Explainer: Do you need to wear a mask after getting the Covid-19 vaccine?

  • It is still unclear whether the vaccine stops you just from getting symptoms or getting the coronavirus, so you could potentially still spread it
  • Scientists expect masks could be part of our wardrobe for another year
Associated Press |

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Just because a vaccine is on its way, doesn't mean we'll be getting rid of masks anytime soon.

The first coronavirus vaccinations are now being distributed. The Food and Drug Administration in the US granted the Pfizer vaccine emergency authorisation for use, and it’s expected that soon it will do the same for the Moderna vaccine.

Meanwhile, the Hong Kong government announced it had purchased enough vaccines that each resident could have two, and would begin the rollout in January 2021.

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In trials, the Pfizer vaccine was 95 per cent effective in preventing Covid-19, and the Moderna vaccine stands at 94 per cent, both significantly more effective than many scientists anticipated.

“This is close to the gold standard of all vaccines, the measles vaccine,” says Eric Sachinwalla, medical director of Infection Prevention and Control at Einstein Medical Centre Philadelphia, in the US. He noted that the vaccine used to prevent measles is about 97 per cent effective.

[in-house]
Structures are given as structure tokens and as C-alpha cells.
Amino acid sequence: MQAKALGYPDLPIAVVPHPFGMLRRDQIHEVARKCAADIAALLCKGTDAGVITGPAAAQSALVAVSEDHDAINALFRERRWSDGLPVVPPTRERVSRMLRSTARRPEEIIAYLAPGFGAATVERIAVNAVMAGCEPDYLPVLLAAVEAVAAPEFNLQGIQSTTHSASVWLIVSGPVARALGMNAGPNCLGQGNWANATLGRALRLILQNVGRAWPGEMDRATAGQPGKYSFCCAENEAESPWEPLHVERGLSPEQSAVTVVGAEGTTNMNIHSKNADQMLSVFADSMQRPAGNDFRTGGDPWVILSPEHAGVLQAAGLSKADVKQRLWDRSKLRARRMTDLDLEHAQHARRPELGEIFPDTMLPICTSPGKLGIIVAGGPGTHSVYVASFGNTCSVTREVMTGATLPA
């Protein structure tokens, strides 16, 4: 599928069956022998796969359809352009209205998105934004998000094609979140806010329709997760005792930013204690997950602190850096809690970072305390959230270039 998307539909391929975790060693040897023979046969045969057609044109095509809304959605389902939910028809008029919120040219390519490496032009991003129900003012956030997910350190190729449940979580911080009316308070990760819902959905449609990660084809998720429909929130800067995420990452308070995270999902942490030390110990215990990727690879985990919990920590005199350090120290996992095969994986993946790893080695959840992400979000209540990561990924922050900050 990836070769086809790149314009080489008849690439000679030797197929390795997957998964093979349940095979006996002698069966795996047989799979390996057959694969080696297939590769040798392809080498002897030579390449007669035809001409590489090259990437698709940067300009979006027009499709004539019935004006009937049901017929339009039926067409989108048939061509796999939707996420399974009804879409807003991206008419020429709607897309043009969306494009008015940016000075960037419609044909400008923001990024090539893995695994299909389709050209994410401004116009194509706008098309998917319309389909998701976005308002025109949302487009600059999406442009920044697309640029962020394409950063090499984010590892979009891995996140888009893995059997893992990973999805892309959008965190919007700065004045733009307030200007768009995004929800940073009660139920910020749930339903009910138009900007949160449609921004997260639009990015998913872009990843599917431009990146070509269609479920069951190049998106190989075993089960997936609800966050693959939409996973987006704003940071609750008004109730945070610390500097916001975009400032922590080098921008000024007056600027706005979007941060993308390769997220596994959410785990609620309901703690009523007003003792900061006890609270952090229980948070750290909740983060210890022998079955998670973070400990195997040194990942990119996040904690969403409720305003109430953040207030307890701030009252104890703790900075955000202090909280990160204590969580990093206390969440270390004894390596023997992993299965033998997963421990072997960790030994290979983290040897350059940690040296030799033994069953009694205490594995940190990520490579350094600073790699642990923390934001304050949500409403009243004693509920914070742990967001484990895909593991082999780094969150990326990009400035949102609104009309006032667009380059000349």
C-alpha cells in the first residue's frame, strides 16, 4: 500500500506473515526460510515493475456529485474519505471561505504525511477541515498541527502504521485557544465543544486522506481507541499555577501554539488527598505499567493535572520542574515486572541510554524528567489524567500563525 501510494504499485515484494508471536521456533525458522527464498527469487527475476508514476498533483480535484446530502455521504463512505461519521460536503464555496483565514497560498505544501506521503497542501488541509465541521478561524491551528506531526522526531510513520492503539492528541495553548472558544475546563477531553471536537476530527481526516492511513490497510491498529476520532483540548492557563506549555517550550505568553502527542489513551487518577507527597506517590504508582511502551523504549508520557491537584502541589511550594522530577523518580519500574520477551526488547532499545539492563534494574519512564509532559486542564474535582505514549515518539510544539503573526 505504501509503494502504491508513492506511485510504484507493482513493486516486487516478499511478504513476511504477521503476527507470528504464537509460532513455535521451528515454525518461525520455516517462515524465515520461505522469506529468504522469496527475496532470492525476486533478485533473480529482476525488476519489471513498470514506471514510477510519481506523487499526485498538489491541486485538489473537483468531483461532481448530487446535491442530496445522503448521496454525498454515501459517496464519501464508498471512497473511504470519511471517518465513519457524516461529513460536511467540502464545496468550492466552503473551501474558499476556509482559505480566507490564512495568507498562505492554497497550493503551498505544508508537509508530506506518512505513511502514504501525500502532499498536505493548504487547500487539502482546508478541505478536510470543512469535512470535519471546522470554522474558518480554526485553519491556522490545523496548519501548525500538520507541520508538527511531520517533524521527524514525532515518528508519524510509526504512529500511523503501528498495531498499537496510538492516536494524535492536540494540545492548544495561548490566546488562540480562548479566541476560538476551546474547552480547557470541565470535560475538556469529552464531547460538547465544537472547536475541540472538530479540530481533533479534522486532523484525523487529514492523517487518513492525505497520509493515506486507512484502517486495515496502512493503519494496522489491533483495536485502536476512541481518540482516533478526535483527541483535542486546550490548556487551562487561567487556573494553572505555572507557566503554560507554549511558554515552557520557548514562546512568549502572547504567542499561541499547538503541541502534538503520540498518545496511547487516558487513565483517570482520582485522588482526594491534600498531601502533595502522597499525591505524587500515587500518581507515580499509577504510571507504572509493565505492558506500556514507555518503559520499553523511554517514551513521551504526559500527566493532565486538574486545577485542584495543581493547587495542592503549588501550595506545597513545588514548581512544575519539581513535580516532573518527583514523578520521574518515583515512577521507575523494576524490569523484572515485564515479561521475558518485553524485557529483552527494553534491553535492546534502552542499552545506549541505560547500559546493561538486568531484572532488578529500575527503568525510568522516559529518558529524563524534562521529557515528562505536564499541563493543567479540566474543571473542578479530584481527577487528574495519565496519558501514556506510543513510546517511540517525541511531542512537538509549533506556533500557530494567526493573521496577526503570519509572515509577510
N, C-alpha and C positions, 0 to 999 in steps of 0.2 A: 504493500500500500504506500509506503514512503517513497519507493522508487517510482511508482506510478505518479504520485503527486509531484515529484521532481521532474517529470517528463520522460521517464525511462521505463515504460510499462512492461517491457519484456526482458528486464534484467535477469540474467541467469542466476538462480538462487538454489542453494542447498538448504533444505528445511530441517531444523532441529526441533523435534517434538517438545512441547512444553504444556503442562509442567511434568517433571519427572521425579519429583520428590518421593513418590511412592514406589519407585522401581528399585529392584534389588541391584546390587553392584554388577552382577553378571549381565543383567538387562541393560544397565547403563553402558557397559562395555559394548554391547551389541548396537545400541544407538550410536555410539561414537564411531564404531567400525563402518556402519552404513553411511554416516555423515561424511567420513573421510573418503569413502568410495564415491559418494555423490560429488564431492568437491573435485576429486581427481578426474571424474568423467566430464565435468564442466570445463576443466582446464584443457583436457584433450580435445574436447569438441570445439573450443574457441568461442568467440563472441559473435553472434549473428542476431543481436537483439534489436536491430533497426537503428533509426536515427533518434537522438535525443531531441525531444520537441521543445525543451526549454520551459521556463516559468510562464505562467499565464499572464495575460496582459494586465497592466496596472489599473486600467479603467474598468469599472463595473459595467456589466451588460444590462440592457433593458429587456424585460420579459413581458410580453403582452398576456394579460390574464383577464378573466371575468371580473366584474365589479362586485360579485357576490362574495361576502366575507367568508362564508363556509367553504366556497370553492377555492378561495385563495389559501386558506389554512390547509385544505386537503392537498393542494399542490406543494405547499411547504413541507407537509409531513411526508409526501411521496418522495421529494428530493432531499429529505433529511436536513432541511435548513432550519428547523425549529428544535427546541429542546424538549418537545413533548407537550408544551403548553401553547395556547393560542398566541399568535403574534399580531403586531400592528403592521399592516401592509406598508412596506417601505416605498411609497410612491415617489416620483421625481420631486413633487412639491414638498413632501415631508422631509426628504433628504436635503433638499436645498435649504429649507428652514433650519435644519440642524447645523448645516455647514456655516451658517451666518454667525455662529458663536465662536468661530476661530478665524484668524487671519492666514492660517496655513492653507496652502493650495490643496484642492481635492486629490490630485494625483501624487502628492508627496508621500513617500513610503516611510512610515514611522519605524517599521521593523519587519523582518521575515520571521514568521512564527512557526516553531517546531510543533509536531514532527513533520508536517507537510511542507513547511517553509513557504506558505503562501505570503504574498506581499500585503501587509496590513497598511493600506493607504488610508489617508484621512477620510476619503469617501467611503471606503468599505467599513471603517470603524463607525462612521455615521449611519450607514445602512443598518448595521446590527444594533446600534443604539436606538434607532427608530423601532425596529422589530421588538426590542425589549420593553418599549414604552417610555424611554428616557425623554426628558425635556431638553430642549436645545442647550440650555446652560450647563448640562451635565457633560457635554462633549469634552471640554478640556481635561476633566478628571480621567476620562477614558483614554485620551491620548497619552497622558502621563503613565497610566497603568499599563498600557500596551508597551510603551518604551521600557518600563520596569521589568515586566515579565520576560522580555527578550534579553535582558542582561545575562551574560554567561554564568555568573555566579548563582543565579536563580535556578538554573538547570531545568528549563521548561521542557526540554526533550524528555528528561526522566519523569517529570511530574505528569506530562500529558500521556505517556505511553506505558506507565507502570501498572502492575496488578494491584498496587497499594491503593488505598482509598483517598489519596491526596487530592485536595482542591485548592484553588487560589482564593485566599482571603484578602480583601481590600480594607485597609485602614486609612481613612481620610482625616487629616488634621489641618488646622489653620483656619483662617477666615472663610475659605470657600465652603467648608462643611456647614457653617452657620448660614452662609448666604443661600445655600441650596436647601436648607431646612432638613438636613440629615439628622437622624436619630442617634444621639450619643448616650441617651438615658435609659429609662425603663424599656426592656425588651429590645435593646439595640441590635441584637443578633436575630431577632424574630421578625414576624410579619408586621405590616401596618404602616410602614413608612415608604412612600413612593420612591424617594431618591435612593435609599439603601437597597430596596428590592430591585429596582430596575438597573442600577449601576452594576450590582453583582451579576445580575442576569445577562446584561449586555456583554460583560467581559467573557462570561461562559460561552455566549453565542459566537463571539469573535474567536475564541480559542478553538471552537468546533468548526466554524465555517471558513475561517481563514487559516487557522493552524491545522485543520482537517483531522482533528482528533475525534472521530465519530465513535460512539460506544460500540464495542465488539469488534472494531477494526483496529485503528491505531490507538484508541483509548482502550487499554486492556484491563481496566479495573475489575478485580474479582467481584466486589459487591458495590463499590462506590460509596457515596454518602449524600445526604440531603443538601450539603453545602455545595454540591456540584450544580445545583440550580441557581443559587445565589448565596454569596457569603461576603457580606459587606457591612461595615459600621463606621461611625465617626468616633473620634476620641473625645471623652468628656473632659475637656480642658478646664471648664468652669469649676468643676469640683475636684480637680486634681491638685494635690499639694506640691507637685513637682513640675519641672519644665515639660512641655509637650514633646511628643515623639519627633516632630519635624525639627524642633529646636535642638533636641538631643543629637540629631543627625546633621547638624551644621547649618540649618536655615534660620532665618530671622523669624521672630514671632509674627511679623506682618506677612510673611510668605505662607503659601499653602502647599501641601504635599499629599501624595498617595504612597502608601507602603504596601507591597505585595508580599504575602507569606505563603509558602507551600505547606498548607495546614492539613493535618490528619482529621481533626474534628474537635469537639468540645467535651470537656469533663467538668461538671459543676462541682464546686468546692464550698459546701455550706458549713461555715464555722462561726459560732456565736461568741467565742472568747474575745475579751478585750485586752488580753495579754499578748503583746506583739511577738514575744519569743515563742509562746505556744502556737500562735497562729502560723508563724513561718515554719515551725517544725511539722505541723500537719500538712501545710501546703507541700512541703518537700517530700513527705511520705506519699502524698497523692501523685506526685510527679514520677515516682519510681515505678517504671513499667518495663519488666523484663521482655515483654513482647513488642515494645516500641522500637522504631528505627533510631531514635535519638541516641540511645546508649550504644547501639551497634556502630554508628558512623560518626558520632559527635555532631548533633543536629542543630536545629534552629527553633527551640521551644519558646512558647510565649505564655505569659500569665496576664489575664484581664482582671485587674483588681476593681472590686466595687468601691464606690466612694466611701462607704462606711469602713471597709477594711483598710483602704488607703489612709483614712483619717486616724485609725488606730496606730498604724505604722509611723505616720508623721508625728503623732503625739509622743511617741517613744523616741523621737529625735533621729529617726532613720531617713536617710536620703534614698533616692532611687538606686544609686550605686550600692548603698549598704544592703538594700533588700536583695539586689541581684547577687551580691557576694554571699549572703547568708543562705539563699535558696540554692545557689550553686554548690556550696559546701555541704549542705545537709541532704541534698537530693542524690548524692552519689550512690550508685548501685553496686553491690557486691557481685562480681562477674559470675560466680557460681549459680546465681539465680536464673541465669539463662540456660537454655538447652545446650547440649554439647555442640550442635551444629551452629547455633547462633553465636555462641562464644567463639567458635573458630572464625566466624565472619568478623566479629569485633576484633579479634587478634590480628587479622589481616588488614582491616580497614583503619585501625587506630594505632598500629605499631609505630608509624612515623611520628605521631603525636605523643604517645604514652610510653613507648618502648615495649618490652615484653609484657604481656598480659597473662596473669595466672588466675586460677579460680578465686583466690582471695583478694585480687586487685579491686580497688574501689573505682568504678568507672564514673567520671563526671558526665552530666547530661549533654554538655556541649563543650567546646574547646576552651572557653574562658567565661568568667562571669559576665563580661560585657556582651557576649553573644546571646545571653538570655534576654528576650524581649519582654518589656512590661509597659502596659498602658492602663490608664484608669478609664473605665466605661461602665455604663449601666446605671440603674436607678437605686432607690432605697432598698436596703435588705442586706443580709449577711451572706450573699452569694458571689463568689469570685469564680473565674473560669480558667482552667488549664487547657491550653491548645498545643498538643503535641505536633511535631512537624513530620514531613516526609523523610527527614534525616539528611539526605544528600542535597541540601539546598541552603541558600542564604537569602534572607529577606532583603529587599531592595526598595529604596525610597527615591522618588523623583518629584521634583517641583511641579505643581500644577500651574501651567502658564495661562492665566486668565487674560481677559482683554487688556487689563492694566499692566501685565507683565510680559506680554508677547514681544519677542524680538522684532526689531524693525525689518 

Both versions of the vaccine require two injections. If you get them both, your chances of getting infected with the coronavirus are likely low. But even if you get vaccinated in the near future, experts say it’ll be months until you can ditch the masks and hug everyone around you.

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Why we have to continue wearing masks

The main challenge? Studies of the Covid-19 vaccines only measured whether vaccinated people developed symptoms, not whether they got infected. We know that you can become infected with the coronavirus and be asymptomatic, meaning you never develop symptoms. Asymptomatic people can still spread COVID-19 to others. So we don’t know whether a vaccine prevents asymptomatic infections and if there’s still the possibility that a vaccinated person could transmit the virus without knowing it.

“The vaccine is probably the most important tool we have right now in controlling this pandemic, but it’s not perfect and it’s not a magic bullet that can end this for good right away,” says Neal Goldstein, assistant research professor of epidemiology and biostatistics at Drexel University in the US state of Pennsylvania.

We wear masks for two reasons: to protect ourselves, and to protect others. Because there’s still a chance that you could be a silent carrier even after getting vaccinated, wearing a mask, practising social distancing, and hand-washing all remain important.

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How is it possible to be vaccinated but potentially carry Covid-19?

The Pfizer and Moderna vaccines work by generating a body-wide immune response. They are injected deep into the muscles and travel through the bloodstream where the body creates antibodies and other types of white blood cells important for immunity.